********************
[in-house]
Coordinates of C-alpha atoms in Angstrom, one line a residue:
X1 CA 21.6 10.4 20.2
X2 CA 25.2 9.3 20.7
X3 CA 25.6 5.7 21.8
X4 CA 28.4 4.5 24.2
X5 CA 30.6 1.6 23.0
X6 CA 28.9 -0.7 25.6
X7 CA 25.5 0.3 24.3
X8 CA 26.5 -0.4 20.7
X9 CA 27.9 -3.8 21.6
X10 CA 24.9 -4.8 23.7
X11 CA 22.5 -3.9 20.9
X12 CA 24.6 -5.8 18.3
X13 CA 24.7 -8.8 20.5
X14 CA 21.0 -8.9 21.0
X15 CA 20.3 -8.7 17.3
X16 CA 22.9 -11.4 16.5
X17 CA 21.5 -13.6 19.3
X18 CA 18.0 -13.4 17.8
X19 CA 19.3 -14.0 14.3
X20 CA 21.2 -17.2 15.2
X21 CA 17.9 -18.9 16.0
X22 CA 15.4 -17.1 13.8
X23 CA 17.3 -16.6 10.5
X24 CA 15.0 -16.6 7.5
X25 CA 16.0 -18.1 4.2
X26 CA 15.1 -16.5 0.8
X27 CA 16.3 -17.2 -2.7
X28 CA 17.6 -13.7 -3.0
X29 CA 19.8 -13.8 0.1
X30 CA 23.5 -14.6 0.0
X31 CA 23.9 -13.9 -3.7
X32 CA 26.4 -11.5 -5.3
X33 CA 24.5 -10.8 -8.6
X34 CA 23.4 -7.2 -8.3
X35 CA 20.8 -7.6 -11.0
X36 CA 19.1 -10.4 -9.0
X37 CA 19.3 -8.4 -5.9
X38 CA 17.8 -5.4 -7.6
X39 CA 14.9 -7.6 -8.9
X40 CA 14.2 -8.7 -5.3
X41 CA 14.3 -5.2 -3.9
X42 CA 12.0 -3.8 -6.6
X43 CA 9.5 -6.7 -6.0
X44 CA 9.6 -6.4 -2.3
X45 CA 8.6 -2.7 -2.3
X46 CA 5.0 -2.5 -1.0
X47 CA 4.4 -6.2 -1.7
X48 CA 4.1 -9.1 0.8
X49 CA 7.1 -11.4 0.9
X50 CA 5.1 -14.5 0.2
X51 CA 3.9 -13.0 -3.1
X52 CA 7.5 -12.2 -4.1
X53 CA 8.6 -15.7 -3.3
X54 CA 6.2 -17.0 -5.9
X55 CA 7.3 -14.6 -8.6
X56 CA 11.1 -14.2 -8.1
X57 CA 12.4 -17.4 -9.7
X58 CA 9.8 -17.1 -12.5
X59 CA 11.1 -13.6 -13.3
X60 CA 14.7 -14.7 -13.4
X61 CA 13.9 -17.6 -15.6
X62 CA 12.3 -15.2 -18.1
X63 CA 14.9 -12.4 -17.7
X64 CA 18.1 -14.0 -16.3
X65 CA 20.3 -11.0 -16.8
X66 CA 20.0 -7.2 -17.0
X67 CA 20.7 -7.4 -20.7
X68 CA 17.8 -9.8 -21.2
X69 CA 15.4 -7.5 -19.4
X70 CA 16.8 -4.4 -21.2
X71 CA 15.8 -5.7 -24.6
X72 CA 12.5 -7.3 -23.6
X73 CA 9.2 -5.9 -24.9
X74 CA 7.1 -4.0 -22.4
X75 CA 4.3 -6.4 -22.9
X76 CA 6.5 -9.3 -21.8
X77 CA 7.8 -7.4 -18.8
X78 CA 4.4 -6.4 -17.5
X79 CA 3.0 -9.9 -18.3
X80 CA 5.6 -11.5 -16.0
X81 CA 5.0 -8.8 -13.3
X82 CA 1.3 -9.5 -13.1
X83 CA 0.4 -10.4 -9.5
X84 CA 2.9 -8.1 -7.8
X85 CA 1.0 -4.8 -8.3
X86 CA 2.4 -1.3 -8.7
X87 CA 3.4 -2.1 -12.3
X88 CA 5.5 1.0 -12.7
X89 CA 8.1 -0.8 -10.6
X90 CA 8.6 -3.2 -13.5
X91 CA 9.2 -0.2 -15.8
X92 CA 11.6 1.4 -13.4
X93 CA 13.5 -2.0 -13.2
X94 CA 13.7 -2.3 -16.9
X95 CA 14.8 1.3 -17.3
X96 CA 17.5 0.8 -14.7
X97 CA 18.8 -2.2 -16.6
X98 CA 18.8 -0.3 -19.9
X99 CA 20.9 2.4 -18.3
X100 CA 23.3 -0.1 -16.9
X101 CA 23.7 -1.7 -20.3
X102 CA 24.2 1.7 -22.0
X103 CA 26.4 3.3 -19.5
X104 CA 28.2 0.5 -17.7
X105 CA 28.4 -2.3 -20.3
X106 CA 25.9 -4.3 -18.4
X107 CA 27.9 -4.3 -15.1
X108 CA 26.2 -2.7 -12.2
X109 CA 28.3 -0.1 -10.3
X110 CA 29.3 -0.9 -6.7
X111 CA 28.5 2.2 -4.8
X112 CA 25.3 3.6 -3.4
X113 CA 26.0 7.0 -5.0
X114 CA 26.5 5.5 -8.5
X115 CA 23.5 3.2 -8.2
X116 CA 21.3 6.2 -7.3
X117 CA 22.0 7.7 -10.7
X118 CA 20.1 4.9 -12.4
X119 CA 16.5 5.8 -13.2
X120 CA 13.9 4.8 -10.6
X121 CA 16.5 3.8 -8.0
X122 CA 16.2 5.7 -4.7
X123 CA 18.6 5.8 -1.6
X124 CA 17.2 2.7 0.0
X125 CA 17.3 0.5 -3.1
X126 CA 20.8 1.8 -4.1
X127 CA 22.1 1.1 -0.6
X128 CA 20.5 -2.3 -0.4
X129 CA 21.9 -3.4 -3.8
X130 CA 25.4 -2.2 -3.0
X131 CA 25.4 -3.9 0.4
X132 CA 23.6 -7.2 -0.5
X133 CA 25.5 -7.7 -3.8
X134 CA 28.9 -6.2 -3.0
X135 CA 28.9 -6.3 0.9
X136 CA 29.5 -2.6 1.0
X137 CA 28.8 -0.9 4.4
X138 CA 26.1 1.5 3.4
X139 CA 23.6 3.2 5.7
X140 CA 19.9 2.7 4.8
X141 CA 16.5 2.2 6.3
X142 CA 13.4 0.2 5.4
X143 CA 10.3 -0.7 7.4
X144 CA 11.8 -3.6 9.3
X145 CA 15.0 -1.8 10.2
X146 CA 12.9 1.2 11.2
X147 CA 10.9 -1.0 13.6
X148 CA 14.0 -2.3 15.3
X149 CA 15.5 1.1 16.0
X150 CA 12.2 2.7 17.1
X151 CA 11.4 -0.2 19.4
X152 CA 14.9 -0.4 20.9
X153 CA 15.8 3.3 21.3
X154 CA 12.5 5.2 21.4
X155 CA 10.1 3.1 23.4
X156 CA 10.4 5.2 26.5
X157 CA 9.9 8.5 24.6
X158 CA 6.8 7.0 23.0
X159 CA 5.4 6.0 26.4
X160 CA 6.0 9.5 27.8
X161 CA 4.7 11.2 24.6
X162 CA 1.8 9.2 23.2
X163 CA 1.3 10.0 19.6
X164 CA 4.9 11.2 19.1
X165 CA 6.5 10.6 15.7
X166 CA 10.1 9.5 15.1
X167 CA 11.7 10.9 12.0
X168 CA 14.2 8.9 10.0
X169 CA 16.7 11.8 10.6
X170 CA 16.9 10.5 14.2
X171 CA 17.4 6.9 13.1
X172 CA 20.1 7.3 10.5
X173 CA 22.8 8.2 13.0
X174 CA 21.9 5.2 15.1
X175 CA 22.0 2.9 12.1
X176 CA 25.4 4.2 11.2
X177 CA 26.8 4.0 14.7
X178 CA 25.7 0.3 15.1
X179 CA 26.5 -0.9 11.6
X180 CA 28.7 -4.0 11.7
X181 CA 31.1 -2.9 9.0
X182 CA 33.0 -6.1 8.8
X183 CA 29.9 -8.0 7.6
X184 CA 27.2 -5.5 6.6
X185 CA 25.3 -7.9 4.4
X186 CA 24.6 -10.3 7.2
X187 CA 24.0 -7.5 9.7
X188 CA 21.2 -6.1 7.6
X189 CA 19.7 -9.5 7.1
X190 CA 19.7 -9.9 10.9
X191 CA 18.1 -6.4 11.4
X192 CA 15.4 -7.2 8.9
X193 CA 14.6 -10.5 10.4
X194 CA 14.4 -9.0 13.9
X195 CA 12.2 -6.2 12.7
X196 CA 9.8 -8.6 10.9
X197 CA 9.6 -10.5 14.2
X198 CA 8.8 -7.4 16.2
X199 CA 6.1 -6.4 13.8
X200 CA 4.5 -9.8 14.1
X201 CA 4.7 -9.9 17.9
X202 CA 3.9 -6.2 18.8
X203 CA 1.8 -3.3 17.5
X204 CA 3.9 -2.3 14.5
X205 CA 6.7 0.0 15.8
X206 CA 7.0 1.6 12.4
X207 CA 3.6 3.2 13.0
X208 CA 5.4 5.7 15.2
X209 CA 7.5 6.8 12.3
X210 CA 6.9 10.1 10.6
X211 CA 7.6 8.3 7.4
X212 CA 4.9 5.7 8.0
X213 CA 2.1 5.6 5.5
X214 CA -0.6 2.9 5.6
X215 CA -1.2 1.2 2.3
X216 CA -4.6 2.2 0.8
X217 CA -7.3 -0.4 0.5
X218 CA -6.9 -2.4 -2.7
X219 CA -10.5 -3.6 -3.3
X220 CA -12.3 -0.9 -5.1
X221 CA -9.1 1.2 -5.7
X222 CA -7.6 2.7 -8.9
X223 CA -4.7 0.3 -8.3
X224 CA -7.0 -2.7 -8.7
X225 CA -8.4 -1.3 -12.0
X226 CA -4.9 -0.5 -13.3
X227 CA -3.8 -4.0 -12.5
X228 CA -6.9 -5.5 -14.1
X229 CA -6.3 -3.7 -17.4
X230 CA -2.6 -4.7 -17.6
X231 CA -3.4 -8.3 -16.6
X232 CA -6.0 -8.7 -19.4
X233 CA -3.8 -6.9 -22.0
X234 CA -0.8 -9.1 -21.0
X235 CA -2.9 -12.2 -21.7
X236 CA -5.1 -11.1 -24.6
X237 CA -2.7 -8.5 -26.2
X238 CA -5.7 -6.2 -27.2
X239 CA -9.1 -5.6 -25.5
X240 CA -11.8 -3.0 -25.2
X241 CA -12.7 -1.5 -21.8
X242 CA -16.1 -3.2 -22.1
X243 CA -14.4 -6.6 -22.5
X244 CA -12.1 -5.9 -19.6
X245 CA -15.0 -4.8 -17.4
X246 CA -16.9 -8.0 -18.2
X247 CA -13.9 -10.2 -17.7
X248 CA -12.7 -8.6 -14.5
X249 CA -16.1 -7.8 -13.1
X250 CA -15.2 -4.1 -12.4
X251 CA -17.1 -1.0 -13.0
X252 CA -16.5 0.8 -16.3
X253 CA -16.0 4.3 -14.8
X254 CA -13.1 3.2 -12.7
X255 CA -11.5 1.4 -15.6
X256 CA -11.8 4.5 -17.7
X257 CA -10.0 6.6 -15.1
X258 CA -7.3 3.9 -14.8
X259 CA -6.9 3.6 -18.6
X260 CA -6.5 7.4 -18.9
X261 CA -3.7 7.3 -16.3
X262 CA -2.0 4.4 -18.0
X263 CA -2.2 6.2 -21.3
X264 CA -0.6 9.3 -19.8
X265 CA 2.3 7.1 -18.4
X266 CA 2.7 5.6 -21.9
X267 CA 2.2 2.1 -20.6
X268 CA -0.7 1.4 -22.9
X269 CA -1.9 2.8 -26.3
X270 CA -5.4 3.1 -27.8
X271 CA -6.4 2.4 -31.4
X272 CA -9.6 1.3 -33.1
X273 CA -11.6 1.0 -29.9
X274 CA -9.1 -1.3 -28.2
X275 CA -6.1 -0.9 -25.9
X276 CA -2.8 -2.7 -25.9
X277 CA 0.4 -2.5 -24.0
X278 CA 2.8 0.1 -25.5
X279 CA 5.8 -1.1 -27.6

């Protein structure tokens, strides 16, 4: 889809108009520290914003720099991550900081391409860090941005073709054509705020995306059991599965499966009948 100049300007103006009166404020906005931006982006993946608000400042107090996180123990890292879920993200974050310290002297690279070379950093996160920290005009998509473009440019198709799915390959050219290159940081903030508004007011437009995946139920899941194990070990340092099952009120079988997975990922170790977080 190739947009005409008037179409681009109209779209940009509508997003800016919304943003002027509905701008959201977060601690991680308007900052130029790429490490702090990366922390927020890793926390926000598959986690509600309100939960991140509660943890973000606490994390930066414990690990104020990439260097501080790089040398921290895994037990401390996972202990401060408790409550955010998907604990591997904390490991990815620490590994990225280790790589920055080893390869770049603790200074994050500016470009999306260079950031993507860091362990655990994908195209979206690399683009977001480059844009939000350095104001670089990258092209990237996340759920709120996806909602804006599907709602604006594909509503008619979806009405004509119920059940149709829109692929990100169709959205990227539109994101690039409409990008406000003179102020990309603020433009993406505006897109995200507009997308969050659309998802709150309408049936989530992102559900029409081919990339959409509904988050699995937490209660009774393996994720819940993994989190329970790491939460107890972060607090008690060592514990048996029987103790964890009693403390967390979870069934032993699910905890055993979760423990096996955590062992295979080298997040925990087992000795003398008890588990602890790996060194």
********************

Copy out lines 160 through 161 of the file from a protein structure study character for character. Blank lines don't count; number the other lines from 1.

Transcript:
X158 CA 6.8 7.0 23.0
X159 CA 5.4 6.0 26.4